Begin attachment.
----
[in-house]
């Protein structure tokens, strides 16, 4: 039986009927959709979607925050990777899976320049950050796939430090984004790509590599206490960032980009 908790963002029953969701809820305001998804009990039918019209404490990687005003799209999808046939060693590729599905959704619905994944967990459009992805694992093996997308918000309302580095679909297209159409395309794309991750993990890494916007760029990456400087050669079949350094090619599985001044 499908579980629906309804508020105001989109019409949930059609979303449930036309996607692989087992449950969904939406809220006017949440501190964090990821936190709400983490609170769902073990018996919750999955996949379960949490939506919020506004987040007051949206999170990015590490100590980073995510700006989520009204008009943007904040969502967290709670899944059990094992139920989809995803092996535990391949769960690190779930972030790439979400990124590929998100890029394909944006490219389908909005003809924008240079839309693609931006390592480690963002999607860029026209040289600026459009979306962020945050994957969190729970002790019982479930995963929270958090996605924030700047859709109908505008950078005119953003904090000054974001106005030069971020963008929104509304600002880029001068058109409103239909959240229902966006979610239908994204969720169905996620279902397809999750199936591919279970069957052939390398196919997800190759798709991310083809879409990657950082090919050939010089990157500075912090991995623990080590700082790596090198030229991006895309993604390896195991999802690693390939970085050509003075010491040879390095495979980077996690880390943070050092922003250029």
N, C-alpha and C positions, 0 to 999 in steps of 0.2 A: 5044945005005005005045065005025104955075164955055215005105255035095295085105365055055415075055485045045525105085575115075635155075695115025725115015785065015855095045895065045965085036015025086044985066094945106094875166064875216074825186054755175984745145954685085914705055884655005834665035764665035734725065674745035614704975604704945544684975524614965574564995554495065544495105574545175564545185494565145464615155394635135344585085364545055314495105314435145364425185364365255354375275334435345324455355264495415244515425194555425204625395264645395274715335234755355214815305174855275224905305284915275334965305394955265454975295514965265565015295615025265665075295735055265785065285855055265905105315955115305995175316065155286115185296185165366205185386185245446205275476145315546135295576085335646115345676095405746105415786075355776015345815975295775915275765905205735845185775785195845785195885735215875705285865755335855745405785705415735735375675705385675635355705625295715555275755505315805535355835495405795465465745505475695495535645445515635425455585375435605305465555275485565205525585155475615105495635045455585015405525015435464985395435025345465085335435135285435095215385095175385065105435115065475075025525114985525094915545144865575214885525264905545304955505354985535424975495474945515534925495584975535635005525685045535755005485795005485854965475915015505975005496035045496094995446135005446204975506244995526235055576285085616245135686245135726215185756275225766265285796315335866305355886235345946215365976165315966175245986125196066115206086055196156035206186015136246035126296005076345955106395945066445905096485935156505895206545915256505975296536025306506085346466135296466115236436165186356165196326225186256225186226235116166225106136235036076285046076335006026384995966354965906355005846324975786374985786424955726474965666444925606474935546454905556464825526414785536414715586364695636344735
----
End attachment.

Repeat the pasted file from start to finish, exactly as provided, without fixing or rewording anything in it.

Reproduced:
[in-house]
């Protein structure tokens, strides 16, 4: 039986009927959709979607925050990777899976320049950050796939430090984004790509590599206490960032980009 908790963002029953969701809820305001998804009990039918019209404490990687005003799209999808046939060693590729599905959704619905994944967990459009992805694992093996997308918000309302580095679909297209159409395309794309991750993990890494916007760029990456400087050669079949350094090619599985001044 499908579980629906309804508020105001989109019409949930059609979303449930036309996607692989087992449950969904939406809220006017949440501190964090990821936190709400983490609170769902073990018996919750999955996949379960949490939506919020506004987040007051949206999170990015590490100590980073995510700006989520009204008009943007904040969502967290709670899944059990094992139920989809995803092996535990391949769960690190779930972030790439979400990124590929998100890029394909944006490219389908909005003809924008240079839309693609931006390592480690963002999607860029026209040289600026459009979306962020945050994957969190729970002790019982479930995963929270958090996605924030700047859709109908505008950078005119953003904090000054974001106005030069971020963008929104509304600002880029001068058109409103239909959240229902966006979610239908994204969720169905996620279902397809999750199936591919279970069957052939390398196919997800190759798709991310083809879409990657950082090919050939010089990157500075912090991995623990080590700082790596090198030229991006895309993604390896195991999802690693390939970085050509003075010491040879390095495979980077996690880390943070050092922003250029």
N, C-alpha and C positions, 0 to 999 in steps of 0.2 A: 5044945005005005005045065005025104955075164955055215005105255035095295085105365055055415075055485045045525105085575115075635155075695115025725115015785065015855095045895065045965085036015025086044985066094945106094875166064875216074825186054755175984745145954685085914705055884655005834665035764665035734725065674745035614704975604704945544684975524614965574564995554495065544495105574545175564545185494565145464615155394635135344585085364545055314495105314435145364425185364365255354375275334435345324455355264495415244515425194555425204625395264645395274715335234755355214815305174855275224905305284915275334965305394955265454975295514965265565015295615025265665075295735055265785065285855055265905105315955115305995175316065155286115185296185165366205185386185245446205275476145315546135295576085335646115345676095405746105415786075355776015345815975295775915275765905205735845185775785195845785195885735215875705285865755335855745405785705415735735375675705385675635355705625295715555275755505315805535355835495405795465465745505475695495535645445515635425455585375435605305465555275485565205525585155475615105495635045455585015405525015435464985395435025345465085335435135285435095215385095175385065105435115065475075025525114985525094915545144865575214885525264905545304955505354985535424975495474945515534925495584975535635005525685045535755005485795005485854965475915015505975005496035045496094995446135005446204975506244995526235055576285085616245135686245135726215185756275225766265285796315335866305355886235345946215365976165315966175245986125196066115206086055196156035206186015136246035126296005076345955106395945066445905096485935156505895206545915256505975296536025306506085346466135296466115236436165186356165196326225186256225186226235116166225106136235036076285046076335006026384995966354965906355005846324975786374985786424955726474965666444925606474935546454905556464825526414785536414715586364695636344735